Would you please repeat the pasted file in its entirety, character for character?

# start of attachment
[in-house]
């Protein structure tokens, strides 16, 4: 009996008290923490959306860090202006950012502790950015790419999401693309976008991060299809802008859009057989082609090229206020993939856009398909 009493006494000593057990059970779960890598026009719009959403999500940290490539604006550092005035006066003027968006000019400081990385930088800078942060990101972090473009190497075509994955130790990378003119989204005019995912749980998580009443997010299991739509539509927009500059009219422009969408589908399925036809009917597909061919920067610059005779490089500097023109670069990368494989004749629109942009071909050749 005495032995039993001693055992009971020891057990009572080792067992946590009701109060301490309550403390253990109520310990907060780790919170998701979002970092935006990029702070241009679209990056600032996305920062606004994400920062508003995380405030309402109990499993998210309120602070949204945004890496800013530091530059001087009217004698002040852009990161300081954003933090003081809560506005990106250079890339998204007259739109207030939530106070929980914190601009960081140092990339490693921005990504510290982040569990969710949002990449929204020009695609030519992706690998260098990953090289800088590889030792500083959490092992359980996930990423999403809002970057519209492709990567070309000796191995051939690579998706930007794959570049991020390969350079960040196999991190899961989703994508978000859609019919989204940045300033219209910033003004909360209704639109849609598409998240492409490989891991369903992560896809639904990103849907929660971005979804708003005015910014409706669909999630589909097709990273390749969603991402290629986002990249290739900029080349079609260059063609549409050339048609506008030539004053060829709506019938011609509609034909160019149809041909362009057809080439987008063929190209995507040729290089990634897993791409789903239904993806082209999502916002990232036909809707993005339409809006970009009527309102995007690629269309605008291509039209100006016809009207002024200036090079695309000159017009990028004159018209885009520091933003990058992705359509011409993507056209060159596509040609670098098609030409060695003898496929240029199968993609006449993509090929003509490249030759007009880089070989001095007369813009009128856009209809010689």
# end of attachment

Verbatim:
[in-house]
């Protein structure tokens, strides 16, 4: 009996008290923490959306860090202006950012502790950015790419999401693309976008991060299809802008859009057989082609090229206020993939856009398909 009493006494000593057990059970779960890598026009719009959403999500940290490539604006550092005035006066003027968006000019400081990385930088800078942060990101972090473009190497075509994955130790990378003119989204005019995912749980998580009443997010299991739509539509927009500059009219422009969408589908399925036809009917597909061919920067610059005779490089500097023109670069990368494989004749629109942009071909050749 005495032995039993001693055992009971020891057990009572080792067992946590009701109060301490309550403390253990109520310990907060780790919170998701979002970092935006990029702070241009679209990056600032996305920062606004994400920062508003995380405030309402109990499993998210309120602070949204945004890496800013530091530059001087009217004698002040852009990161300081954003933090003081809560506005990106250079890339998204007259739109207030939530106070929980914190601009960081140092990339490693921005990504510290982040569990969710949002990449929204020009695609030519992706690998260098990953090289800088590889030792500083959490092992359980996930990423999403809002970057519209492709990567070309000796191995051939690579998706930007794959570049991020390969350079960040196999991190899961989703994508978000859609019919989204940045300033219209910033003004909360209704639109849609598409998240492409490989891991369903992560896809639904990103849907929660971005979804708003005015910014409706669909999630589909097709990273390749969603991402290629986002990249290739900029080349079609260059063609549409050339048609506008030539004053060829709506019938011609509609034909160019149809041909362009057809080439987008063929190209995507040729290089990634897993791409789903239904993806082209999502916002990232036909809707993005339409809006970009009527309102995007690629269309605008291509039209100006016809009207002024200036090079695309000159017009990028004159018209885009520091933003990058992705359509011409993507056209060159596509040609670098098609030409060695003898496929240029199968993609006449993509090929003509490249030759007009880089070989001095007369813009009128856009209809010689």